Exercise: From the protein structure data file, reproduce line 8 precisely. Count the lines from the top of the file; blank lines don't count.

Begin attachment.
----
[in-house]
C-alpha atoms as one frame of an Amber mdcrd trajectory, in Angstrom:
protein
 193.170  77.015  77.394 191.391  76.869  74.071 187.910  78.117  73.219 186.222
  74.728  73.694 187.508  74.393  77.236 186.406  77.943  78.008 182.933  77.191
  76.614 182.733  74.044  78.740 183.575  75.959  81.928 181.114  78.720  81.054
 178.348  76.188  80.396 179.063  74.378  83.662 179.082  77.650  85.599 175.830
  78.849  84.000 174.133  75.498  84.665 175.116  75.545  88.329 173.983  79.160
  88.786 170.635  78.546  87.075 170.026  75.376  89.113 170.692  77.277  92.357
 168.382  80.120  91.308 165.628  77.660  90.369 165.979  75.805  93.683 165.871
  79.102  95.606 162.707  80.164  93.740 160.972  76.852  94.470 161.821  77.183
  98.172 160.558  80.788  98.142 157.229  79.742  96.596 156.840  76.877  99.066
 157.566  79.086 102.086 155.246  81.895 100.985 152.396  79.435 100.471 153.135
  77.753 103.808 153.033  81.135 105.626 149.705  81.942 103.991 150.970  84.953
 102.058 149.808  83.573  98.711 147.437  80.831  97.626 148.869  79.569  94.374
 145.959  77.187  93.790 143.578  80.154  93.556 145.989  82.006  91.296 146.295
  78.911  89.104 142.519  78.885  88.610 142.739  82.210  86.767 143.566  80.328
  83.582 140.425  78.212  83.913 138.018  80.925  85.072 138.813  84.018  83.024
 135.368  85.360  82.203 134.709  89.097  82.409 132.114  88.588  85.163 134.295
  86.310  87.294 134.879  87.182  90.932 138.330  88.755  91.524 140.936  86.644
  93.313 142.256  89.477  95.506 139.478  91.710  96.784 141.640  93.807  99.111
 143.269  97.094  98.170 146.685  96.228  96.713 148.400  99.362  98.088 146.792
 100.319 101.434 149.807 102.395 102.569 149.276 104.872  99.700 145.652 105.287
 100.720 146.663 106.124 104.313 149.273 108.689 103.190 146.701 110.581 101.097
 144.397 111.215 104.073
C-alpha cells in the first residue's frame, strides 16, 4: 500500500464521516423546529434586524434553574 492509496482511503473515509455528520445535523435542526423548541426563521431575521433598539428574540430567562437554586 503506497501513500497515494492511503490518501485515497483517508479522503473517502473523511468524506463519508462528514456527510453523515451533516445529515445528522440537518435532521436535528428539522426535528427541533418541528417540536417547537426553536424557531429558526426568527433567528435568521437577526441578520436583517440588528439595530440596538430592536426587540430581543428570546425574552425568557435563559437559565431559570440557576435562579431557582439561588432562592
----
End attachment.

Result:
  78.849  84.000 174.133  75.498  84.665 175.116  75.545  88.329 173.983  79.160